Beware: unreasonably long post ahead. I probably should've posted this in chunks, but was hoping to fly the model first. That always seemed to be just around the corner, but thanks to British weather and seasonal man-flu that still hasn't happened.
The original Chalupa is a model aircraft I designed that was built over the Easter bank holiday last year. It was pretty simple but fun to fly, though not very pretty and the wing construction was rather flimsy. After it was built I continued tweaking the CAD drawing of the model. One of these tweaks was a lasercut version of the wing with an interlocking design that was a lot easier to build. Unfortunately, due to the hacks required to mount it to the old fuselage, it was still not brilliant structurally. When the second wing broke early this year I decided to do a full rebuild of the model, using the latest version of the drawing.
The most major change to the model was the wing mounting system. The original and lasercut wings were built as a single panel held by a tab and a magnet under the fuselage. The intention of this system was to provide a quick release effect in the case of a crash or bad landing. Unfortunately, the wing tended to detach even in a good landing, and yank on the wing servo cables, in one case ripping off the housing from one servo and spilling tiny gears across the field. This also put a lot of stress on the center section of the wing in many cases. In the new design, the wing is built in two panels. A pair of carbon rods slide through holes in the fuselage. The rods continue through holes in the inner three sets of wing ribs. They should have enough flex in them to absorb some impact in the case of a bad landing.
As you can see from the comparison above, I also redesigned the fuselage to be much less boxy.
I cut the parts for the MKIII Unholy Chalupa at the start of May, using the laser cutter at Nottingham Hackspace. The model was finished around the 21st of June. Since then it's mostly been cluttering up my desk, waiting for a good day for a test flight.
The first step was to build up the fuselage sides. The side panels could have been built as a single piece if they were hand cut, but using the laser meant I could rely on the accuracy of the wing mounting holes. This allowed me to use the holes to perfectly align the doublers. This is important on this model, as the positioning of these holes will ensure that the wing sits exactly perpendicular to the fuselage. Once the doublers were on I attached the fuselage formers to the sides, unfortunately there were some errors in the CAD drawing, so I had to do a bit of trimming at this stage to get them to fit correctly. You can also see the 1/8th square balsa strip running along the top of the fuselage side. This is left unglued at the tail section for the time being so that the sides can be bent inward later.
Once the glue on the formers had set, I carefully aligned the two fuselage halves and glued them together. A variety of clamps and blocks was used to ensure that everything was aligned and that the fuselage sides were vertical. The grain on the rear former runs vertically. This prevents it snapping if it is pushed from the top, but leaves it weak laterally so it could break if the fuselage is squeezed hard. To solve this problem, a cross grain doubler was added to the top portion of this former. A 1/8" square strip was slotted in temporarily to keep it aligned. This doubler also provides extra surface area for gluing, which will come in handy later.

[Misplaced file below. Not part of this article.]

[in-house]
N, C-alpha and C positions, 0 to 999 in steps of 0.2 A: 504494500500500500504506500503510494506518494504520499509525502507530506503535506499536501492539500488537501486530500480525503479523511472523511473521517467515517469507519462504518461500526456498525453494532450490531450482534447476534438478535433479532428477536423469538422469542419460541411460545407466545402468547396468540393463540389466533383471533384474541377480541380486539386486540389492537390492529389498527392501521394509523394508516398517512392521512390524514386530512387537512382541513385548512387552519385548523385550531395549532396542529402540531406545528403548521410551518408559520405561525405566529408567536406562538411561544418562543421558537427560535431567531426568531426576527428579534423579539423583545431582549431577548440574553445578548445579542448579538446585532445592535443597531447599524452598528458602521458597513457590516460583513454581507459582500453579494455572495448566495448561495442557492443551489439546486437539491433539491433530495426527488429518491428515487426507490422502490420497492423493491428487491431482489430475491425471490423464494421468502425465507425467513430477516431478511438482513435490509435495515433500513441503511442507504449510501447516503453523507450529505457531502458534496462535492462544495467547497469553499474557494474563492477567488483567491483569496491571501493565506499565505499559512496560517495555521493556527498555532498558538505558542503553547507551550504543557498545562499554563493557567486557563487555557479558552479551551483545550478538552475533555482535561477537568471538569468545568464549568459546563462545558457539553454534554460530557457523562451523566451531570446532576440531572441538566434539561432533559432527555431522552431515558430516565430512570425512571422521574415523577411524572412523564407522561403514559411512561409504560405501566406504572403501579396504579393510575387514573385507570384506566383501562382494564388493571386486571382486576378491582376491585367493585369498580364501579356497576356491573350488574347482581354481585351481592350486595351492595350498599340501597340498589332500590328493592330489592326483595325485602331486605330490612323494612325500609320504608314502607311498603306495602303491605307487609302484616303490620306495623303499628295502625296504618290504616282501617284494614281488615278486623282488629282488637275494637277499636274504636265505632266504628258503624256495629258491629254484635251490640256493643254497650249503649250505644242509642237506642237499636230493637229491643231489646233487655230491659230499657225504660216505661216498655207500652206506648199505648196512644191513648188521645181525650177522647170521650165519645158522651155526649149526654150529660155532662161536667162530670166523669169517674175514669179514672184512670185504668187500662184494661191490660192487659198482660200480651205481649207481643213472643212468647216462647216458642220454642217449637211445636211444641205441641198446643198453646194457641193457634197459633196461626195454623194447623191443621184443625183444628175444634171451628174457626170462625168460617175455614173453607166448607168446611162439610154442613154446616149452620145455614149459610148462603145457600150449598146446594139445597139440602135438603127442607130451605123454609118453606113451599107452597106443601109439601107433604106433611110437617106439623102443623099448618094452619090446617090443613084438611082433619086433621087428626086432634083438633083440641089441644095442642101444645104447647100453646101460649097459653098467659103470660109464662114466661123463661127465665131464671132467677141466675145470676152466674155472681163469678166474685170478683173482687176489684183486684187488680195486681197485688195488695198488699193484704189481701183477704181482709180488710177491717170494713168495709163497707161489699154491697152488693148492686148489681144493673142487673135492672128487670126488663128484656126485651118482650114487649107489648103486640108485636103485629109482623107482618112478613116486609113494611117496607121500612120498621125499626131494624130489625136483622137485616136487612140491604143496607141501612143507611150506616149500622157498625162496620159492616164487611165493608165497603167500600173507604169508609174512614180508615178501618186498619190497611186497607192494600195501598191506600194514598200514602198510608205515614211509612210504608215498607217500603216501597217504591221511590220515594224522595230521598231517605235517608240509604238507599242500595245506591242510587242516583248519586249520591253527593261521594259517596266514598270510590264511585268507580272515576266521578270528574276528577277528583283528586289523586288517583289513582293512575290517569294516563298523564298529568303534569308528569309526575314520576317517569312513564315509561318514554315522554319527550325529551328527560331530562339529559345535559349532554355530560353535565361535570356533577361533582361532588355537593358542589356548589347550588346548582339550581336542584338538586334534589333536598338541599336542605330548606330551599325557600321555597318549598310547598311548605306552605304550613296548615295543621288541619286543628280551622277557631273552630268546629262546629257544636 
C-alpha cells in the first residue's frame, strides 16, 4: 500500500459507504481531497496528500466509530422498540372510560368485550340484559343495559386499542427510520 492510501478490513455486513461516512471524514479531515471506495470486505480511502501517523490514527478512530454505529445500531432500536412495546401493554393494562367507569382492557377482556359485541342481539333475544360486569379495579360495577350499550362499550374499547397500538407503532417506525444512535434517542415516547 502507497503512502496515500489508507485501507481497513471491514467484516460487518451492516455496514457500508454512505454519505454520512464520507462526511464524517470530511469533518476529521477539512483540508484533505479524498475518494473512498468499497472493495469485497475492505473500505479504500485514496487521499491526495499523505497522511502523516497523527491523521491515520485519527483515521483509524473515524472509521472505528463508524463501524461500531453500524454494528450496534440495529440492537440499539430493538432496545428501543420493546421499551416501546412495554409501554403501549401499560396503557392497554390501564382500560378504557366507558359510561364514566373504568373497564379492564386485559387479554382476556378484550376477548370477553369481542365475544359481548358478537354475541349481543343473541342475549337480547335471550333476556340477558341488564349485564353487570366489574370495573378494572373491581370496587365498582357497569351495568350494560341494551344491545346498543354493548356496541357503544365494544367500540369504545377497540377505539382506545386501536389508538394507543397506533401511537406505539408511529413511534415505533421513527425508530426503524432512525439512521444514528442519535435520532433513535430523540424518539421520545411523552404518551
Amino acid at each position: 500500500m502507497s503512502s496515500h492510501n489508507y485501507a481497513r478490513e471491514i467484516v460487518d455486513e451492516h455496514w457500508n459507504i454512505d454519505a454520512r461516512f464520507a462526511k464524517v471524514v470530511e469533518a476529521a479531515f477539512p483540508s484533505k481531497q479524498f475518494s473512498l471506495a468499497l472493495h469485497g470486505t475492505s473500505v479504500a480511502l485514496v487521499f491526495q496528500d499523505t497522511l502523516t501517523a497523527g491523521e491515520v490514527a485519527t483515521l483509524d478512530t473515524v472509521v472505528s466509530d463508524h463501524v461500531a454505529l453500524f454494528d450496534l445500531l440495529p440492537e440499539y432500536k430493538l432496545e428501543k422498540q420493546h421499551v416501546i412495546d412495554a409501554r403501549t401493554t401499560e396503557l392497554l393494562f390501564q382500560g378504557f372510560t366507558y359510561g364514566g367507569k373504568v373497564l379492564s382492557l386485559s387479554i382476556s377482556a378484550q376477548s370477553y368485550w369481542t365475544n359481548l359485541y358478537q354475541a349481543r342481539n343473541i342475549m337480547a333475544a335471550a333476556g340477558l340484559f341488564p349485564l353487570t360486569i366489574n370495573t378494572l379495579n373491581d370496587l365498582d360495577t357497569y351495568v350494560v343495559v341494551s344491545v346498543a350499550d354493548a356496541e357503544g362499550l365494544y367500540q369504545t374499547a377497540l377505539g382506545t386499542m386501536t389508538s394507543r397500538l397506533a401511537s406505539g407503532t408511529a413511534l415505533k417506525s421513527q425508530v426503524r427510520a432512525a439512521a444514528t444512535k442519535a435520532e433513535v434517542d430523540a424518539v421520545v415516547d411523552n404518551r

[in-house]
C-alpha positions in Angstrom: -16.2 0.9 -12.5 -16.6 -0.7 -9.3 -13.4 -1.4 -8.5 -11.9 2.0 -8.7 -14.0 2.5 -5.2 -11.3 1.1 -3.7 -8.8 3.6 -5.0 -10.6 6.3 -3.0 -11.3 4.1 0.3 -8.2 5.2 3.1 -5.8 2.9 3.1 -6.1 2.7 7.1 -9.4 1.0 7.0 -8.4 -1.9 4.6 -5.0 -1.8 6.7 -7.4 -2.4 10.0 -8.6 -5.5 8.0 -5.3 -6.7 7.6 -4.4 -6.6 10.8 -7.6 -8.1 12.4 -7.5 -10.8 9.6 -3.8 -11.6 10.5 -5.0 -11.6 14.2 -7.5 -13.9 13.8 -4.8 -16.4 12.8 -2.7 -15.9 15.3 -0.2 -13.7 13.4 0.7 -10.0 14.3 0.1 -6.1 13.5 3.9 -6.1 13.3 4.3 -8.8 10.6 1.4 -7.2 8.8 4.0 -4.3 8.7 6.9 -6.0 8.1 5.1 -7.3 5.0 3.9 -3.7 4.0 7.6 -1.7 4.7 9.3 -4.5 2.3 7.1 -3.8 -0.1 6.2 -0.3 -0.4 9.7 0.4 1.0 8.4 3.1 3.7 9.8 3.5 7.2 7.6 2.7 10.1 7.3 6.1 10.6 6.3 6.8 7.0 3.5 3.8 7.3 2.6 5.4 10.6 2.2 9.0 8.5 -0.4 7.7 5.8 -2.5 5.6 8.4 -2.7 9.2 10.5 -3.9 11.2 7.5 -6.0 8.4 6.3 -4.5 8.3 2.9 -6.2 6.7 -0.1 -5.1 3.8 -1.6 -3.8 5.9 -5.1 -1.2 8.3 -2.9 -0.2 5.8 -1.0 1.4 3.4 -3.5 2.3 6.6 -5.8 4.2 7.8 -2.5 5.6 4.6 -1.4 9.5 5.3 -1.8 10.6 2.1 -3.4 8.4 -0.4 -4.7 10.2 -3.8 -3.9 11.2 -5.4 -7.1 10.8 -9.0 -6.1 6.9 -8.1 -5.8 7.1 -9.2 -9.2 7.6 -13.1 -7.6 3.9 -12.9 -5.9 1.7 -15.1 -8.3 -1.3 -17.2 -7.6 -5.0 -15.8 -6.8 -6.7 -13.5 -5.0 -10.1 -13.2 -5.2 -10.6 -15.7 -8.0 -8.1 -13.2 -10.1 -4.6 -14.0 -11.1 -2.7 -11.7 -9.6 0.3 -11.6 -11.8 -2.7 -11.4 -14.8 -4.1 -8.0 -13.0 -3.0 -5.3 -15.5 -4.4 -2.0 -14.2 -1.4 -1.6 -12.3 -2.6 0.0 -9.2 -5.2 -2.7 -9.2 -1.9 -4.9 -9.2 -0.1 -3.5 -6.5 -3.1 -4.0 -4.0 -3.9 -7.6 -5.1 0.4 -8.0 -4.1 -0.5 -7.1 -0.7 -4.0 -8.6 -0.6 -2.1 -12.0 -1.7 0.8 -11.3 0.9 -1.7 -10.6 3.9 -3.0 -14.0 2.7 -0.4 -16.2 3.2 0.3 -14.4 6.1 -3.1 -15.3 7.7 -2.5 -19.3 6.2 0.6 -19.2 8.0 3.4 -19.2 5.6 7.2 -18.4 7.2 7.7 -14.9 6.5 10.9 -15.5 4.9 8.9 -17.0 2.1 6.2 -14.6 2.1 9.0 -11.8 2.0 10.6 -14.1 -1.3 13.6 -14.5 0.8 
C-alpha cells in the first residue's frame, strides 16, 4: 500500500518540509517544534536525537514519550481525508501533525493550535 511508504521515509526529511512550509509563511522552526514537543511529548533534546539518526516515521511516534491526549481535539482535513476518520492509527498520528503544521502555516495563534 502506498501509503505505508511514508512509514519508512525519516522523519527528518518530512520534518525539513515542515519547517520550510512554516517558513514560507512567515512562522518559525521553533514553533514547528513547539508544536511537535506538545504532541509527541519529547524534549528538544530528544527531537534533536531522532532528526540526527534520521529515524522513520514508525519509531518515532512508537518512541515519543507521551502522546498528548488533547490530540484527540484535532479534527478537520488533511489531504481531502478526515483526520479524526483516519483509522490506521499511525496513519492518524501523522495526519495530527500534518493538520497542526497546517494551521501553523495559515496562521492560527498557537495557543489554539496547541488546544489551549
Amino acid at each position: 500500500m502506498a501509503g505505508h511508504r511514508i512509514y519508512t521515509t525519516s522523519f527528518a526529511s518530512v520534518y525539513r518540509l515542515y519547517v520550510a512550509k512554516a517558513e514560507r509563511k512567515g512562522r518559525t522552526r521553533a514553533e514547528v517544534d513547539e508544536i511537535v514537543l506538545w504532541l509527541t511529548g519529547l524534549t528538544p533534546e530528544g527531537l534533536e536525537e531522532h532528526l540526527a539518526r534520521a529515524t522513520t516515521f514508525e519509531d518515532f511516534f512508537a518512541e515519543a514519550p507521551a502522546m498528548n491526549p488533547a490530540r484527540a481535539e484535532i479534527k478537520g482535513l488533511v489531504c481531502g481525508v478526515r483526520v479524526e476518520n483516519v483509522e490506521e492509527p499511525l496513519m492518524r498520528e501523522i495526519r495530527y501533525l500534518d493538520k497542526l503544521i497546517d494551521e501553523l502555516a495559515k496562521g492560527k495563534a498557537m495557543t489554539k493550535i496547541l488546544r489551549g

Once the fuselage sides and formers were in, the bottom sheeting was fitted. In the straight section of the fuselage this was straightforward. In the tail section this was slightly more complex, made more so by the fact that I had to trim part of the tail bottom section due to a CAD error. This prompted a rethink of how I link dimensions in my drawings, which I may write about later. Once trimmed the tail sheeting was pinned to the work surface and pressed firmly onto the rear former to ensure it remained straight. Once glue was applied, the sides were pulled in, held vertical using blocks and set squares. I also glued the 1/8th strips to the top of the tail section at this point, to lock in the bend.
At this point it was possible to put the model together to see how it would look and provide a motivation boost. The wings were held together by friction.
The next phase of the build was to skin to the top part of the fuselage. The first part to be skinned was the hatch. This section detaches to provide access to the batteries and radio gear. Since it is separate it could easily be rebuilt if something went wrong. A 1/8" square spine was fitted into the notches at the top of the formers to support the 1/32" sheet was used for the skin. This was a slow process as it was initially glued vertically to the side of the hatch, then glued and pinned in sections once the glue set. This took several days, but very little actual work. Most of the time was spent waiting for the glue to dry.
The spine for the rest of the fuselage was glued in sections, taking advantage of the doubler on the rear former to provide extra surface area. At this point some 1/16" strip was added to provide a nice area for the sheeting to seat as well as additional glueing area.
The sheeting for the cockpit and turtle deck was a bit more complex than that of the hatch. It was held in place and traced from the underside of the model, then cut and test fitted. A few attempts and some trimming were required to get this right. I left the rear end of the turtle deck untrimmed until I knew how the tail surfaces would fit.